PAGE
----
Frank Vogel, Orlando Magic
In perhaps the most surprising NBA development since Steven Adams shaved his mustache, the Orlando Magic look like an elite Eastern Conference team. Credit to Vogel, for he hath welded a mismatched roster with no true franchise cornerstone (or so they said) into a legitimate playoff contender.
The 44-year-old has transmogrified Orlando into a three-point shooting juggernaut, taking them from 25th in triples per game last season all the way up to fourth this season. Defense, Vogel’s primary forte, has also been improved for the Magic, who have leaped seven spots from 24th to 17th in defensive rating since 2016-17.
Aaron Gordon, Evan Fournier, Nikola Vucevic, and new arrival Jonathon Simmons are all basking in the glow of career-best years. The five double-digit victories that Orlando already has on the season seem to suggest that Vogel’s work here isn’t just a small sample size-driven facade.
Gregg Popovich, San Antonio Spurs
Tony Parker is still nursing an Achilles tear, 37-year-old Pau Gasol and 40-year-old Manu Ginobili are being relied upon for fairly significant minutes, and superstar nucleiod Kawhi Leonard hasn’t even played in a single game this season. And yet Gregg Popovich’s facial expression still hasn’t changed.
It’s another season of deadpan dominance for the Spurs, who have shrugged off those aforementioned body blows to the tune of an 9-5 record, third-best in the West. A major key (blessings to DJ Khaled) has been Pop’s installation of a very ’90s-style attack centered around LaMarcus Aldridge eating in the post. While that has kept San Antonio in the middle of the pack offensively, it is also limiting the number of possessions and transition opportunities of their opponents, allowing them to field a top-seven defense. Popovich is also placing more confidence in youngsters Dejounte Murray and Kyle Anderson for heavy run, and he has somehow rebuilt Rudy Gay into a functional team player. True midseason form for basketball’s most beloved coach.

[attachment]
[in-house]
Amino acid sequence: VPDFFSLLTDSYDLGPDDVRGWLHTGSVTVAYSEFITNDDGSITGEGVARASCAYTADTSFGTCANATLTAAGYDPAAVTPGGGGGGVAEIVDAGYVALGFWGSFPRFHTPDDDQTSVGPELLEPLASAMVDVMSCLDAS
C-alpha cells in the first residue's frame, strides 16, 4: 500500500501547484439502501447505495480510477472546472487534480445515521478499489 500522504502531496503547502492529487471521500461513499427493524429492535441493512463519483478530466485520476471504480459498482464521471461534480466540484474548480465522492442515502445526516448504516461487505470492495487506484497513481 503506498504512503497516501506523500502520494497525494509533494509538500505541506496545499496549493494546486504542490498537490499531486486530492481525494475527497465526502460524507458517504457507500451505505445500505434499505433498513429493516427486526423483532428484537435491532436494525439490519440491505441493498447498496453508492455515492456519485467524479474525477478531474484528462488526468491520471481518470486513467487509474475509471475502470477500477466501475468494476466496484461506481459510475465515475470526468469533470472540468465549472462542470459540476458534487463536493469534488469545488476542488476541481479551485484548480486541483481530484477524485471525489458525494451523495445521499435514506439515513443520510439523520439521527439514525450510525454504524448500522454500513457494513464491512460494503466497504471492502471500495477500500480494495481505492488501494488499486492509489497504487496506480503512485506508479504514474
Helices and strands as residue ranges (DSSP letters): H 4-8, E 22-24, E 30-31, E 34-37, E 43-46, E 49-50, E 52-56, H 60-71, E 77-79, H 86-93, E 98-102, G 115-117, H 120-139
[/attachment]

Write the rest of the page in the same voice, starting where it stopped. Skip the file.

Brad Stevens, Boston Celtics
If this first month of the NBA season has been any indication, it’s Brad Stevens for President in 2020 and everybody else get out of the way. Stevens lost a two-way fulcrum less than six minutes into the season in his former college star Gordon Hayward; had to move from one point guard-alpha dog in Isaiah Thomas to a completely new one in Kyrie Irving; and was given a bunch of 19-to-23-year-olds to fill out the rest of his starting lineup and rotation. He has responded by rattling off 13 consecutive wins since dropping the first two games of the season in one of the most impressive coaching performances of this millennia.
Under Stevens’ guidance, the Celtics not only have the best record in the league, but the best defense as well (over three points better per 100 possessions than second-ranked Oklahoma City). Just as impressive is that the fifth-year coach is getting peak performance from veterans like Al Horford and Aron Baynes while also developing and building the confidence of his young players. He’s getting results from top-of-the-lottery talent such as Jaylen Brown and Jayson Tatum, as well as unheralded prospects like Semi Ojeleye and Daniel Theis. Don’t let the youthful charisma fool you. Brad Stevens is a cold-blooded killer, and he and his after timeout plays are coming for you next.
*Stats courtesy of NBA.com and ESPN*